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Catenins guide cell migration

Mar 15, 2018
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Cell migration plays important roles in morphogenetic processes, and at times in pathogenetic processes such as cancer invasion. Cells will sometimes group together and collectively migrate over long distances. Neural crest (NC) cells, which give rise to several different organs and tissues, are a typical example that undergoes collective migration. During development, a group of NC cells migrate along the developing gut to establish a mesh-like enteric nervous system. Cellular level analyses have revealed that these NC cells are adhered to one another while undergoing migration. Cell adhesion and migration are both regulated by cadherins and catenins, but it remained unclear how these factors tie the two processes together.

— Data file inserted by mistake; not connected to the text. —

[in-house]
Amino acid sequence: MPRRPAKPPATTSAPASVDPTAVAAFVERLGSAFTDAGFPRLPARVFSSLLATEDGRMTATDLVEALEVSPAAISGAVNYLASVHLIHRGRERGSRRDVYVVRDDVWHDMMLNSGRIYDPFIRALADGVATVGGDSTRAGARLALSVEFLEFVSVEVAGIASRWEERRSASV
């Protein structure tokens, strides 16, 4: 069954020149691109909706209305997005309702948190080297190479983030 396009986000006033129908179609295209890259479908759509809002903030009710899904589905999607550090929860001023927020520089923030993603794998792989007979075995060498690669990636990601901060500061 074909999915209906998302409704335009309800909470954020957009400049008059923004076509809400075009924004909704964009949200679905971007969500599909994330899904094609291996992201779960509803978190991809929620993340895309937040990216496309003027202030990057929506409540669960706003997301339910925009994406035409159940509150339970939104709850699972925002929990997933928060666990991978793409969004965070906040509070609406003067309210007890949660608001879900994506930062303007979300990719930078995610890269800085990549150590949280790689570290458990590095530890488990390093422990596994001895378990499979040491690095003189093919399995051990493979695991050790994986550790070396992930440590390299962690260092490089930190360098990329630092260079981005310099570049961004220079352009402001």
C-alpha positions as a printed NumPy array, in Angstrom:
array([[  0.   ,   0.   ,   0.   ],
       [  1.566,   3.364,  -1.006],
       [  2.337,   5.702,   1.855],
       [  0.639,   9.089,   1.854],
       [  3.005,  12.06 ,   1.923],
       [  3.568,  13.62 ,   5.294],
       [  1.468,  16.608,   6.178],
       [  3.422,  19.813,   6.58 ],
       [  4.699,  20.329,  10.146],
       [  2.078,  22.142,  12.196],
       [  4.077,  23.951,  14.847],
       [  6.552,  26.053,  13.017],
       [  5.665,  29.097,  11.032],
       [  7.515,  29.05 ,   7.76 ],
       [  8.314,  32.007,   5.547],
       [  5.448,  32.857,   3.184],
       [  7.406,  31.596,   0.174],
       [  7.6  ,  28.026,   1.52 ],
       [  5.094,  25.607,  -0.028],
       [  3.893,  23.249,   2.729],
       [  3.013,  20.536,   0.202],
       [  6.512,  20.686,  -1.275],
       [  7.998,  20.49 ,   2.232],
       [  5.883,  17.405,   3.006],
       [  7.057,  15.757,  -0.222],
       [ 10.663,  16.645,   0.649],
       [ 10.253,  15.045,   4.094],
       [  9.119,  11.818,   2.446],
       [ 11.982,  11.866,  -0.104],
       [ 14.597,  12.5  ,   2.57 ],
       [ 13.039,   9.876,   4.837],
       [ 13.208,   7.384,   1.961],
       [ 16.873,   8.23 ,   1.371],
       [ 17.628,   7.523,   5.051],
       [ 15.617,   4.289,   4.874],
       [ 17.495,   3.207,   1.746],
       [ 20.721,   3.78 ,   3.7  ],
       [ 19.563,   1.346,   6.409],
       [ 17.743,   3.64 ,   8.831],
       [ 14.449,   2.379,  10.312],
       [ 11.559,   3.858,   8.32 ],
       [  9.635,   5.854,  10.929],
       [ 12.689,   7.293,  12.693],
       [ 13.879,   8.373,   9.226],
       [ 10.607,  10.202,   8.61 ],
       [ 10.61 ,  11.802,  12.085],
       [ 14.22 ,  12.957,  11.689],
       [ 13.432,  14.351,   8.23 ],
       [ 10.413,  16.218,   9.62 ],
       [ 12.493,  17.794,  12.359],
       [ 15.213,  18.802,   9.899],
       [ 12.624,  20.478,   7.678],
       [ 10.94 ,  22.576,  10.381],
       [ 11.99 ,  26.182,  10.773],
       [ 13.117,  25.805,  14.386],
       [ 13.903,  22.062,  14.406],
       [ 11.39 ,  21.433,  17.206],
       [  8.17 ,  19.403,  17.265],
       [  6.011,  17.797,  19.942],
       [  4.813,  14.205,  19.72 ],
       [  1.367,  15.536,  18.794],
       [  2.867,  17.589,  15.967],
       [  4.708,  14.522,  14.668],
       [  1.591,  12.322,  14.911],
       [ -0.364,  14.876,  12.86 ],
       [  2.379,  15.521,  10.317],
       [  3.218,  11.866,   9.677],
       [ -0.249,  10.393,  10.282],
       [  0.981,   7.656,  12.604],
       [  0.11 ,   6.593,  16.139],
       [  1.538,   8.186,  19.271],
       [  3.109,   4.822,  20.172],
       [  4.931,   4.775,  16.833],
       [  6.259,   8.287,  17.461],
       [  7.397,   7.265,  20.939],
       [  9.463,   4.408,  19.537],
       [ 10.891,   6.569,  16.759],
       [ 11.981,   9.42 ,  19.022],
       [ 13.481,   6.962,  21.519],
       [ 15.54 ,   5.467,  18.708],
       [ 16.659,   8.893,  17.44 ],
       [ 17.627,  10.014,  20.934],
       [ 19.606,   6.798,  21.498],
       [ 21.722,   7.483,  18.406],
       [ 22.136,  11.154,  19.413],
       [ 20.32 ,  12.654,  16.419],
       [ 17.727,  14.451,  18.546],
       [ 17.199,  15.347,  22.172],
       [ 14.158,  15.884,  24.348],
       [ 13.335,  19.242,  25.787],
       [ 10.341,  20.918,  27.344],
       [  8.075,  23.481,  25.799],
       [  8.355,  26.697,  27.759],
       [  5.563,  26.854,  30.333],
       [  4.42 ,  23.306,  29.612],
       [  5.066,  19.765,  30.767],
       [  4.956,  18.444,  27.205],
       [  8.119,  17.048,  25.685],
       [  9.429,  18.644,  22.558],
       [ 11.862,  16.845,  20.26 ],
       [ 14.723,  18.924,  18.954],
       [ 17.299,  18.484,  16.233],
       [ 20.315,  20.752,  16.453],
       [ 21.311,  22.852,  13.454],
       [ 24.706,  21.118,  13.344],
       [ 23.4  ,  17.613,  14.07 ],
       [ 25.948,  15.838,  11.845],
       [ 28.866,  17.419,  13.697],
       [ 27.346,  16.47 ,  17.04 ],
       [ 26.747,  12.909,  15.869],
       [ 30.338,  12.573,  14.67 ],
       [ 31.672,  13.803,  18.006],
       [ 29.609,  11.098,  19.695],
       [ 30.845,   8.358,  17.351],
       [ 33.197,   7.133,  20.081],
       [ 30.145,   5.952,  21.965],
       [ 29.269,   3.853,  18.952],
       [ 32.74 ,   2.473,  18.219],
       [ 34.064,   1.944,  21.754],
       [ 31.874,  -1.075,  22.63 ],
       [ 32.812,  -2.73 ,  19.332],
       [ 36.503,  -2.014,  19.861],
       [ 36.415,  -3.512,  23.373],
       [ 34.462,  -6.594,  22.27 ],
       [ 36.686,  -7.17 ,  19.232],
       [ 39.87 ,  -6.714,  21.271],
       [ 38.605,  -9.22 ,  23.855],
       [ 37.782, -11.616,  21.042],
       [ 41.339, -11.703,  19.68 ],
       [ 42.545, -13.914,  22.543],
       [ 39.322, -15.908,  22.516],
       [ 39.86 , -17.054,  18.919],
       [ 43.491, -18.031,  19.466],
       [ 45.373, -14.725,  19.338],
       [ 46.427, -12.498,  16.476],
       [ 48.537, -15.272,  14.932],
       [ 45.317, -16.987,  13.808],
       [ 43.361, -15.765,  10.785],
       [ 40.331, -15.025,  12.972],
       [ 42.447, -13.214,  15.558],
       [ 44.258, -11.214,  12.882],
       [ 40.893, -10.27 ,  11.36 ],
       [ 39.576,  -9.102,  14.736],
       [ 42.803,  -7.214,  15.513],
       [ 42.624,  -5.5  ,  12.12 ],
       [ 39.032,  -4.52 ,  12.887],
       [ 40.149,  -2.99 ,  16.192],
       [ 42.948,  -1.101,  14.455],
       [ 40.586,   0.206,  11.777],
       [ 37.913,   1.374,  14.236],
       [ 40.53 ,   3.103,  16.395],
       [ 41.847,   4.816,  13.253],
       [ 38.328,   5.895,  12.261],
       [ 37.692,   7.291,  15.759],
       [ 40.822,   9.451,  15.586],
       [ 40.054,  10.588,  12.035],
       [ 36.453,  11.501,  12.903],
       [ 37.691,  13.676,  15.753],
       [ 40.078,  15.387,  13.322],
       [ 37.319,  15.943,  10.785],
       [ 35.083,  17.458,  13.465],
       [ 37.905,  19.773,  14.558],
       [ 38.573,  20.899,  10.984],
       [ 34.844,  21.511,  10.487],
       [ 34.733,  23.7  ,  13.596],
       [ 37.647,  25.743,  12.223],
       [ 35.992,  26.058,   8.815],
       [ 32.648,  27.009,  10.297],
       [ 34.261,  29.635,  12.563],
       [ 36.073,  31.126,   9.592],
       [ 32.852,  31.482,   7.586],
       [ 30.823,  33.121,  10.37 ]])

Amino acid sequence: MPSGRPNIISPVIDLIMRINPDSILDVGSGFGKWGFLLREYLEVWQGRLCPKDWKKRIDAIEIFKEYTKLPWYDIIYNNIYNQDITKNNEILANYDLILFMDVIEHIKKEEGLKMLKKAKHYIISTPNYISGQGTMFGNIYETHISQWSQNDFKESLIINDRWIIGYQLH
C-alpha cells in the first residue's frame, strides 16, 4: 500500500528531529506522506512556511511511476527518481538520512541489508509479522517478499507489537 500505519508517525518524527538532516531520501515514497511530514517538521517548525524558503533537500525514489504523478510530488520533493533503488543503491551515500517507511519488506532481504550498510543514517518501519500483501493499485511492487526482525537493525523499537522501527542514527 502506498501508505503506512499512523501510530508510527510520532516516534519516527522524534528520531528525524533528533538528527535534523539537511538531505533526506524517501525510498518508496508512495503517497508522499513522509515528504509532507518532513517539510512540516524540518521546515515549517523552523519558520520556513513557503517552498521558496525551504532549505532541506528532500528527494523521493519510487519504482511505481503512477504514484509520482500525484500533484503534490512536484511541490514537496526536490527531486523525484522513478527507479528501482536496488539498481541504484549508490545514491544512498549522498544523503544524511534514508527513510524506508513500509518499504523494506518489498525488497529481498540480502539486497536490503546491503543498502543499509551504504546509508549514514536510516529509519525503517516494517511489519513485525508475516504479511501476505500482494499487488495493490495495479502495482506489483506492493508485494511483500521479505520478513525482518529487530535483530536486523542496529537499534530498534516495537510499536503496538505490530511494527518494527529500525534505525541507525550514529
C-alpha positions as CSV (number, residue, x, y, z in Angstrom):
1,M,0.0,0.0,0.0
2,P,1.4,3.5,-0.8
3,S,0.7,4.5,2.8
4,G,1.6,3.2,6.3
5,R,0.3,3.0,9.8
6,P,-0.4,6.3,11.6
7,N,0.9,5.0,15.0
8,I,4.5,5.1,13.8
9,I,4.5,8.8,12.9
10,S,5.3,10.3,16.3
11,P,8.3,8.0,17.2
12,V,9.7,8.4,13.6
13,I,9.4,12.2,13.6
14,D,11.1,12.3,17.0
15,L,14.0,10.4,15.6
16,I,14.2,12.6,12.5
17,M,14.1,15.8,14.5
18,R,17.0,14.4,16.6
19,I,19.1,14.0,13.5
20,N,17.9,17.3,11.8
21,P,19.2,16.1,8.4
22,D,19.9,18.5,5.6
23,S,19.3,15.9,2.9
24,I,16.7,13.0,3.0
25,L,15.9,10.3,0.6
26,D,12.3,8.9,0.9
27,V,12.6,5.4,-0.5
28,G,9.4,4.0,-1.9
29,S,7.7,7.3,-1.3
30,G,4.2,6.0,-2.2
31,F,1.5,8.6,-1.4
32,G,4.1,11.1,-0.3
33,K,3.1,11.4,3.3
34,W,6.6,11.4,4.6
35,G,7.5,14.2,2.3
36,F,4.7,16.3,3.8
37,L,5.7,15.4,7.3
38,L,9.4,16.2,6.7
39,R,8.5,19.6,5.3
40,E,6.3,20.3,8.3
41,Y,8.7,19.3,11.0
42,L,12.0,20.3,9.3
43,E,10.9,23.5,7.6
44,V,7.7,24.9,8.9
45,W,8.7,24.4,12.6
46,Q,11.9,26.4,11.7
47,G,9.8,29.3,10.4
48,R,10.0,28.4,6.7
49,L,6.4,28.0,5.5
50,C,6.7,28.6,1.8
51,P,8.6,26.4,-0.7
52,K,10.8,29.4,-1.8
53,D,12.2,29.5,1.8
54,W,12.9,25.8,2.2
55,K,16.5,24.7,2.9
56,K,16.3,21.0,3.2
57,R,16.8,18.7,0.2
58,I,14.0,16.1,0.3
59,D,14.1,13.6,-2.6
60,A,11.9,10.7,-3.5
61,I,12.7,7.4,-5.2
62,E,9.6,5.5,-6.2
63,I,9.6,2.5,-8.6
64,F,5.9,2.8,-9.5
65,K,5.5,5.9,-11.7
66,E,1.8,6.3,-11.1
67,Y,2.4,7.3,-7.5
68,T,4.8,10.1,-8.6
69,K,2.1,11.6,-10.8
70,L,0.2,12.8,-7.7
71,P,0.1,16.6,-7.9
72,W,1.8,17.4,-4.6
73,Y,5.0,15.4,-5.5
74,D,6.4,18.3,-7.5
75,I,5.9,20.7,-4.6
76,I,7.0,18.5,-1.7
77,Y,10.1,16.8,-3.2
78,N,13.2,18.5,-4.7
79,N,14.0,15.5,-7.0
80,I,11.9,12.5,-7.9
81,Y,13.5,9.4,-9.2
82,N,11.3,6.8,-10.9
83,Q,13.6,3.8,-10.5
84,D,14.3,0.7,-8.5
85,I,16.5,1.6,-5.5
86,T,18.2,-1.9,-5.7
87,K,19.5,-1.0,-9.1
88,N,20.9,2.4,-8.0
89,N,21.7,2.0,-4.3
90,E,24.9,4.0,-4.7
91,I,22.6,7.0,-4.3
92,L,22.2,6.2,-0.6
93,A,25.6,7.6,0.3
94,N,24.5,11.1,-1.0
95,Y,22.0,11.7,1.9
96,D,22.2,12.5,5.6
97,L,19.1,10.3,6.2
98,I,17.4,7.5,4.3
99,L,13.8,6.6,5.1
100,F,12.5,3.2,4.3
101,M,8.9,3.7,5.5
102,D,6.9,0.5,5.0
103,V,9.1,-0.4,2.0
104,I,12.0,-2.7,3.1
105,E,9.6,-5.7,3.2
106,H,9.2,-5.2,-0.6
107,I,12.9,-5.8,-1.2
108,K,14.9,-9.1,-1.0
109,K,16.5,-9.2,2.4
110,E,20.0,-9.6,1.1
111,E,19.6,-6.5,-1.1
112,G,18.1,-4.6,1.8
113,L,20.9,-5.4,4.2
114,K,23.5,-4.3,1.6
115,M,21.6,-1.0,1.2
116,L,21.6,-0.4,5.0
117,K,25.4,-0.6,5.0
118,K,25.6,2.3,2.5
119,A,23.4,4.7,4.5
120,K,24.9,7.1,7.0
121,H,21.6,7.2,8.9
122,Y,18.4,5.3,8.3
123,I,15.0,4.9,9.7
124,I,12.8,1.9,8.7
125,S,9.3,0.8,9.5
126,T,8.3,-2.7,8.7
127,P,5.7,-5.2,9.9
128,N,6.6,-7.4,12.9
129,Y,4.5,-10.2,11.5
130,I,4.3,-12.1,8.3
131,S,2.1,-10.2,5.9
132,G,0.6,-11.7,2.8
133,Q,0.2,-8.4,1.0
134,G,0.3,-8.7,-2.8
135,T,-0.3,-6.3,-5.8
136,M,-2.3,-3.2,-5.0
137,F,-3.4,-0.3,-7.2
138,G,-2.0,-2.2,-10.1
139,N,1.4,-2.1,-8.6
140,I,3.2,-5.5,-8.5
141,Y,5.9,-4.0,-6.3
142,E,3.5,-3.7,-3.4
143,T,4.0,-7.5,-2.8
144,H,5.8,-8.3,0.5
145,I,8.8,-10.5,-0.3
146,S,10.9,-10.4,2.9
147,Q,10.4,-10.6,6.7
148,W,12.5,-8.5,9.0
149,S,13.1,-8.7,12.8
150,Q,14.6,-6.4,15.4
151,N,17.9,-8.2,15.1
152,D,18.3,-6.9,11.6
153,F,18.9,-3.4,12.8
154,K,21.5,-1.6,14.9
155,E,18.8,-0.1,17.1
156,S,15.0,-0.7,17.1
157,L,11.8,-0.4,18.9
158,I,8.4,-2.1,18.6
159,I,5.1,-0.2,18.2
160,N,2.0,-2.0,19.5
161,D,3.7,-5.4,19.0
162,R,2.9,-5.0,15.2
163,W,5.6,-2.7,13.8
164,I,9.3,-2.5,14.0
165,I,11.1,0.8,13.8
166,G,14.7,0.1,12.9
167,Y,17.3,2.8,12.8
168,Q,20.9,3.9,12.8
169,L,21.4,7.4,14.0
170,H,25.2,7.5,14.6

In a new study led by CDB research scientist Vassil Vassilev and Anna Platek of the Laboratory for Cell Adhesion and Tissue Patterning (Masatoshi Takeichi, Team Leader) and other collaborators, they demonstrated that in cells undergoing collective migration, catenins play a role not only in cell-cell adhesion, but also contribute to the stabilization of front-rear polarity within an individual cell, which is essential for their directional movement. Using mouse enteric neural crest (ENC) cells extracted from embryonic guts and cultured glioblastoma U251 cells, they further showed that β-catenin/α-catenin localized along the leading-edge of the lamellipodial membrane are internalized and activate myosin at the rear regions of the cell to stabilize its front-rear polarity. Their findings were reported in the journal Developmental Cell.

  1. Migration of cultured cells. Normal cells (upper right) actively move unidirectionally,
    while catenin KOs (lower left: β-catenin, lower right: αE-catenin) move randomly.